The Fontéchevade hominins were published in 1958 by Henri Vallois. For Vallois, the two specimens provided the best piece of evidence for the Pre-Sapiens interpretation of hominid evolution. Given their archaeological context, the specimens were at least contemporary with and possibly even earlier than the Classic Neandertals, yet Vallois thought the specimens showed modern traits. Particularly important were the lack of well defined brow ridges on FC I and the apparent lack of a postorbital constriction on FC II.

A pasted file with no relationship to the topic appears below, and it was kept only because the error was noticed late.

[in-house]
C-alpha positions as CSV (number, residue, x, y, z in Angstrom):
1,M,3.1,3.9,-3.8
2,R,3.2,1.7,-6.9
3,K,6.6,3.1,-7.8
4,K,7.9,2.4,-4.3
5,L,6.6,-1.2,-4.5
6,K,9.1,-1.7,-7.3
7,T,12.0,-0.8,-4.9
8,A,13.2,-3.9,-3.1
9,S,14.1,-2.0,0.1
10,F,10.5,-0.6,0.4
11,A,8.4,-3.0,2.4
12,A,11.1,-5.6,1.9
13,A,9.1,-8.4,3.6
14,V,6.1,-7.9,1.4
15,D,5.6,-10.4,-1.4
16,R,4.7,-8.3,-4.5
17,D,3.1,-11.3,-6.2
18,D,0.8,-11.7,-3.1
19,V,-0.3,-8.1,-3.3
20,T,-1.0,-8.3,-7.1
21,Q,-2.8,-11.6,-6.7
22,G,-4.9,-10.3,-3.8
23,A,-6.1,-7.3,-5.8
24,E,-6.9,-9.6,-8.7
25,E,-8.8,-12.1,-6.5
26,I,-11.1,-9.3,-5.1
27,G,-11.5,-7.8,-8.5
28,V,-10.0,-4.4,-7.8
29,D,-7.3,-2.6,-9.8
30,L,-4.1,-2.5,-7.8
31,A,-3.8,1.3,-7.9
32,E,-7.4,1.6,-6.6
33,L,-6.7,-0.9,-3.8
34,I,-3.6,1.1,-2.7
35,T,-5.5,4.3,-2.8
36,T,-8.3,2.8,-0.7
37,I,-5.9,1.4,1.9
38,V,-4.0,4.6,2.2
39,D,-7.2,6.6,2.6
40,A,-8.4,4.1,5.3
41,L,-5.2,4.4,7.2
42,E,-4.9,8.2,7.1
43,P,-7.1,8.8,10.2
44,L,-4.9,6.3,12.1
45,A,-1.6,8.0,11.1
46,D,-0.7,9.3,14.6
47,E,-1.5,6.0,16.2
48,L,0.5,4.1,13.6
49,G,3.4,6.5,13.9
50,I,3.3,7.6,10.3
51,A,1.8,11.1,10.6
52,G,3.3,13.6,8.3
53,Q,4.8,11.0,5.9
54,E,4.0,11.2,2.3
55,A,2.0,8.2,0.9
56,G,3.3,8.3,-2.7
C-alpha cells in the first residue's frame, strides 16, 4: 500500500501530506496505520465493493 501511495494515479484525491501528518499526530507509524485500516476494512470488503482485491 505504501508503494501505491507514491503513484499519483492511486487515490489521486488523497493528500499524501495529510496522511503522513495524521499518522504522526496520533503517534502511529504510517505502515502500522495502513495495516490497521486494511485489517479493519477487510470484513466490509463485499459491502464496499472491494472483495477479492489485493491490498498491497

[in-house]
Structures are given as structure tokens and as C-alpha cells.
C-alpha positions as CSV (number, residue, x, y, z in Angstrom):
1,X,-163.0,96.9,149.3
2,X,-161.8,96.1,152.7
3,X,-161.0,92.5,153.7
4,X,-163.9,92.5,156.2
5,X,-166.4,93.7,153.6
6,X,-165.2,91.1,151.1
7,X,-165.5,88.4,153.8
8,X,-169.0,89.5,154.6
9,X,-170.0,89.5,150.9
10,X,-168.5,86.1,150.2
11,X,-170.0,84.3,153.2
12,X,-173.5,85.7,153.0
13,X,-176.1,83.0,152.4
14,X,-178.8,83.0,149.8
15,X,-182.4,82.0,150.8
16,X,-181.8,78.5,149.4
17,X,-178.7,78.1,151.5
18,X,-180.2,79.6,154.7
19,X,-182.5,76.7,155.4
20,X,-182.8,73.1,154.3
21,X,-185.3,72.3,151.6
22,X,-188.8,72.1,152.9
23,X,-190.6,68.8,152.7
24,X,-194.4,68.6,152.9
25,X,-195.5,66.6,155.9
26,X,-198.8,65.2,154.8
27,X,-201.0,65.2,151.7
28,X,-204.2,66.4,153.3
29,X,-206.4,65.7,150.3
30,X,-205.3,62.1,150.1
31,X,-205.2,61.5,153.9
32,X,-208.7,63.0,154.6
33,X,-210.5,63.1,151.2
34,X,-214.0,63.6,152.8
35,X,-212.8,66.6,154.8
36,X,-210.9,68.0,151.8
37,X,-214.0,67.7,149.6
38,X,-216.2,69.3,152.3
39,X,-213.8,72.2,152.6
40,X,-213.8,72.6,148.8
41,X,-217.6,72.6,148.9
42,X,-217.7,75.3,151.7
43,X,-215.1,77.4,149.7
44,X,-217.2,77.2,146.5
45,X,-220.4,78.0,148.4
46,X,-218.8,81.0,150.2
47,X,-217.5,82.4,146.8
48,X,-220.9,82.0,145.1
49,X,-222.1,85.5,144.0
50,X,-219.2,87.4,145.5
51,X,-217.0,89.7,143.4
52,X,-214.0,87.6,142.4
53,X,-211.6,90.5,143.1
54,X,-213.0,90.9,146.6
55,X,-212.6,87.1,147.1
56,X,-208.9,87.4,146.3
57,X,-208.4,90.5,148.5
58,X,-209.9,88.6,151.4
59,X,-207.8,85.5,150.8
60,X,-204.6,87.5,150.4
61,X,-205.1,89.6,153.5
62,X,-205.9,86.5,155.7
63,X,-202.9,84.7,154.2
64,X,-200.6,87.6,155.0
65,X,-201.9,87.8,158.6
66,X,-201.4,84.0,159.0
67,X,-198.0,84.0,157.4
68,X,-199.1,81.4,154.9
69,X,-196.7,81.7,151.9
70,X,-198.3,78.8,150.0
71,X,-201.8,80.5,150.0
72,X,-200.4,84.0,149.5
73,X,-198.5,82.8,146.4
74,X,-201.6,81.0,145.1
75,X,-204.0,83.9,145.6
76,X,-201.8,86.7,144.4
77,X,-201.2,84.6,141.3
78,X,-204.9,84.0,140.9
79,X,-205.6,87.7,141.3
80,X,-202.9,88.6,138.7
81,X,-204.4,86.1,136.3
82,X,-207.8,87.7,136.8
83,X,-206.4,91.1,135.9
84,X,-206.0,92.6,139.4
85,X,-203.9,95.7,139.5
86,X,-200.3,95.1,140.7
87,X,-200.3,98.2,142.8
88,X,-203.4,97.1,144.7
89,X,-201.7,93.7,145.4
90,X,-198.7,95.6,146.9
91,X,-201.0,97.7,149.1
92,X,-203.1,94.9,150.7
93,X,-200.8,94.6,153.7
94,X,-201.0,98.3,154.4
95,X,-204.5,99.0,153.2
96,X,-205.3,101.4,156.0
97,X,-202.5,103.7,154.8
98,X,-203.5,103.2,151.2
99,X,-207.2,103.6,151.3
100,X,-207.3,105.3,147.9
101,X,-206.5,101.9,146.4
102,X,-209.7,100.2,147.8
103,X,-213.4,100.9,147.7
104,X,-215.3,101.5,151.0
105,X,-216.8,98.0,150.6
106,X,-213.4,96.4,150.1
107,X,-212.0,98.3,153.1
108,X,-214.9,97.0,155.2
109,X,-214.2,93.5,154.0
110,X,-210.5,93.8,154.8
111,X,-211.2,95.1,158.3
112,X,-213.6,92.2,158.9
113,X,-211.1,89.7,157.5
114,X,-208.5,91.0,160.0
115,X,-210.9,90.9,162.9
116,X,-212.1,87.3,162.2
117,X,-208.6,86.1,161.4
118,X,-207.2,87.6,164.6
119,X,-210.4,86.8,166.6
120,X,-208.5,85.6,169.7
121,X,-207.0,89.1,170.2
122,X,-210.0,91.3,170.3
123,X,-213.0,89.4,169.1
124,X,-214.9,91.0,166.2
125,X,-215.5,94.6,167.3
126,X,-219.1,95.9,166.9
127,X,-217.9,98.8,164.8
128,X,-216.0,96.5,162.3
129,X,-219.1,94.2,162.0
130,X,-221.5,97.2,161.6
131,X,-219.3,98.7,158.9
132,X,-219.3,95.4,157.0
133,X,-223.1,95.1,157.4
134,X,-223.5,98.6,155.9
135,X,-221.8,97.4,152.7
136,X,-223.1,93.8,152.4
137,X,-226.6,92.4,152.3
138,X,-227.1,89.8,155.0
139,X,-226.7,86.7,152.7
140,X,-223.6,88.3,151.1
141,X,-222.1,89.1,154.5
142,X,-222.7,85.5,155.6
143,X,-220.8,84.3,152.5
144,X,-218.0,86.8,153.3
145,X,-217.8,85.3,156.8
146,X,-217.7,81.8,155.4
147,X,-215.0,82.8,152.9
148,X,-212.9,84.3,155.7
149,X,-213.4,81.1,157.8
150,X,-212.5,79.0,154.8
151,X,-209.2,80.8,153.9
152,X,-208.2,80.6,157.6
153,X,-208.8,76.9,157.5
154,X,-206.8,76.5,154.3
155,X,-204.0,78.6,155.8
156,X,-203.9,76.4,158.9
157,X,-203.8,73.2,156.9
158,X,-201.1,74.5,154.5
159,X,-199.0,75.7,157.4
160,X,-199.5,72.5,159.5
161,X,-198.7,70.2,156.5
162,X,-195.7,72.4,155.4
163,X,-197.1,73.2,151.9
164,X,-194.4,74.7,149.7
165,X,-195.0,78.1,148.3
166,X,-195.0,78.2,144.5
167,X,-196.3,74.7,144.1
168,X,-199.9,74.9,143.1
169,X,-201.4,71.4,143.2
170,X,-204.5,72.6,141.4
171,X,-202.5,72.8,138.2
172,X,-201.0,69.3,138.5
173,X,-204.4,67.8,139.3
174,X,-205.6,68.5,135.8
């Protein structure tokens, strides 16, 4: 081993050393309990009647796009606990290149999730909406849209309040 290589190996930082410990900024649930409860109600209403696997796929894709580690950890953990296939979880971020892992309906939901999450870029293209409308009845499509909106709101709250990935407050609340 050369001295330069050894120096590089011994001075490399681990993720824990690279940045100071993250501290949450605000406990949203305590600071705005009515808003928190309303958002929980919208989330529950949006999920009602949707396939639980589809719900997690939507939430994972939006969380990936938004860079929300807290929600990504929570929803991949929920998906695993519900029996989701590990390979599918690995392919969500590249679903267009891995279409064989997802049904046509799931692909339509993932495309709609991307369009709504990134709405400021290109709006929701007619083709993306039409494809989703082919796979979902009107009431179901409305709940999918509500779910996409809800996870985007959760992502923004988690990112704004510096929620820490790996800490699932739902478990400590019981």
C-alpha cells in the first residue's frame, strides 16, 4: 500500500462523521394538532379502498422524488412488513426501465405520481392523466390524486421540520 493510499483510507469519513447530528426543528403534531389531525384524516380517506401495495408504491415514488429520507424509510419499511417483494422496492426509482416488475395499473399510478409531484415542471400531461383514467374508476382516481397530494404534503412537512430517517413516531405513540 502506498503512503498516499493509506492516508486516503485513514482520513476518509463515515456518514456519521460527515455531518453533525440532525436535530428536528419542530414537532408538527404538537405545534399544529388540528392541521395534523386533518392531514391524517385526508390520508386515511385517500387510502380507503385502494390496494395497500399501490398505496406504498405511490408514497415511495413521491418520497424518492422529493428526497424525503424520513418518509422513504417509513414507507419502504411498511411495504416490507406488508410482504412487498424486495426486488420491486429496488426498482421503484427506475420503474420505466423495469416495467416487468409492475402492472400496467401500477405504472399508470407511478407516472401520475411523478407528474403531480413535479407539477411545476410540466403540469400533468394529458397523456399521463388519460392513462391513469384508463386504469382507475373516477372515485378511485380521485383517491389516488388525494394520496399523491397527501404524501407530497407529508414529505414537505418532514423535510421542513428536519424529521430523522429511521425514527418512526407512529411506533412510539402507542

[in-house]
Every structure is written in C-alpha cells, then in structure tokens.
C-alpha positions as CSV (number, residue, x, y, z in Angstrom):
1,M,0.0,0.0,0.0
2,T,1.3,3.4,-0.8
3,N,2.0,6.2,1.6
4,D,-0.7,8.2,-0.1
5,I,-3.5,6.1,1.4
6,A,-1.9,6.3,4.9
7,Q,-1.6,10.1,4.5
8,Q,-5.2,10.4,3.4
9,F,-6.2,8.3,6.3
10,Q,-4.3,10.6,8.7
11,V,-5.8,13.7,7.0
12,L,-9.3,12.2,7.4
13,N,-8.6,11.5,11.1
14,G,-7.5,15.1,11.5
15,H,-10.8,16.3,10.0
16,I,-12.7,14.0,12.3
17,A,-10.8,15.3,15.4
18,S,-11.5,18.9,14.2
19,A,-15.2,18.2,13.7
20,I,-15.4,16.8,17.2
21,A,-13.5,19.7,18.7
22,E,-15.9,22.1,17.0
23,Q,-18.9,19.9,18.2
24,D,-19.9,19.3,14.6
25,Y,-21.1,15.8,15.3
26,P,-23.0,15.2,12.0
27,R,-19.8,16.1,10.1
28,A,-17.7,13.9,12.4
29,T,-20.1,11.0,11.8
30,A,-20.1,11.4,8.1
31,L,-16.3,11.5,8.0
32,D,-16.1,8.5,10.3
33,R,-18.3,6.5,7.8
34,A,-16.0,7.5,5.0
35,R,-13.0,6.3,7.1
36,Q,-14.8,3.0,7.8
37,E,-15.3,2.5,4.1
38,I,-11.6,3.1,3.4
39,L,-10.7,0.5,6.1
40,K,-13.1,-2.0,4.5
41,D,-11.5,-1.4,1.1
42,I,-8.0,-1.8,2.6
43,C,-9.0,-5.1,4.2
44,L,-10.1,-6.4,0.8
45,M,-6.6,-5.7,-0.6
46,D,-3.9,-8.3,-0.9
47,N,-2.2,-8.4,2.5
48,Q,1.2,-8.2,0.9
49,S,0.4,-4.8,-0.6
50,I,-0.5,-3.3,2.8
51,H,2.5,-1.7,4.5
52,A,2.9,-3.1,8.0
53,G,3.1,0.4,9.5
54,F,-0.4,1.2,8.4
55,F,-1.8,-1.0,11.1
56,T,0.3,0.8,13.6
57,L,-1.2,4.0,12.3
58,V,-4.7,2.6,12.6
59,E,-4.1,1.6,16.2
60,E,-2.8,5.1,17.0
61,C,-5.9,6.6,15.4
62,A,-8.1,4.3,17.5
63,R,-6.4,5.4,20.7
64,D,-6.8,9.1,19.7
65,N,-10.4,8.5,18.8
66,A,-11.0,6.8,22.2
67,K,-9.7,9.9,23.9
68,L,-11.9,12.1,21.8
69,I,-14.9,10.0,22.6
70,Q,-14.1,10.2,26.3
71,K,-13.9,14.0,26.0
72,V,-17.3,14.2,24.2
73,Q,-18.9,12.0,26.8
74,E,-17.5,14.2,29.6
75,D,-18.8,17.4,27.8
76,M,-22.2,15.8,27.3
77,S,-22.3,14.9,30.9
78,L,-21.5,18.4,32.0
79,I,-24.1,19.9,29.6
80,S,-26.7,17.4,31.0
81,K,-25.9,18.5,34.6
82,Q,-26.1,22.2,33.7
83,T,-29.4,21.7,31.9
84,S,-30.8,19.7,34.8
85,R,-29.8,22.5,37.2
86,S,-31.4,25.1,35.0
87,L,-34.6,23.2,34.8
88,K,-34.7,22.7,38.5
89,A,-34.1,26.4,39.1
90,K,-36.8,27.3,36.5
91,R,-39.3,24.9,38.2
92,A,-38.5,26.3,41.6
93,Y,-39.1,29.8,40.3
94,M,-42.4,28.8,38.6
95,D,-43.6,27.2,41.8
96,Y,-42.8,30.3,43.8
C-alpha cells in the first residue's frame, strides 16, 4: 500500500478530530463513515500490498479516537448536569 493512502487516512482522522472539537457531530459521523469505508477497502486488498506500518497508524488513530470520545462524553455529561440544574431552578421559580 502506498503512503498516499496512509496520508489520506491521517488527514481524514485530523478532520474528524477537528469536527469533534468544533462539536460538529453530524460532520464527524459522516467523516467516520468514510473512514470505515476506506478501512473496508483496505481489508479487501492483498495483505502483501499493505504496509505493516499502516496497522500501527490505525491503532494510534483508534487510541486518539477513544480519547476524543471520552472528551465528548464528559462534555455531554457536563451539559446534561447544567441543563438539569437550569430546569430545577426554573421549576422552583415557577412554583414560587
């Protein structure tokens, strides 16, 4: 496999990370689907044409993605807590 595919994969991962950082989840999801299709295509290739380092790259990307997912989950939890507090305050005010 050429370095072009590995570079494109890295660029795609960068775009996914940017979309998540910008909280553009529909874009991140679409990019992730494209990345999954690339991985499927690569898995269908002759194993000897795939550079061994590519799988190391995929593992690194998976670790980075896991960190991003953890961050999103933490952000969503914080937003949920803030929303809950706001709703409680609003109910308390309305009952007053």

Current Interpretations More recently, Trinkaus (1973) reexamined the fossils and concluded that they are too fragmentary and too problematic to classify as either Neandertals or early moderns. Trinkaus argues that FC I can be interpreted as a Neandertal child as well as a Pre-Sapiens adult based on the dimensions of the frontal sinus, the interorbital breadth, and the frontal squamous thickness. FC I, however, is too fragmentary to rule out either interpretation. Though Vallois noted a number of archaic features on the more complete FC II, he argued that when the brow is reconstructed from the partial frontal, it lacks the postorbital constriction typical of Neandertals. It appears, however, that not enough of the frontal is preserved for such a reconstruction. Alternate, and more Neandertal-like, reconstructions are possible from the same fragment (Trinkaus 1973).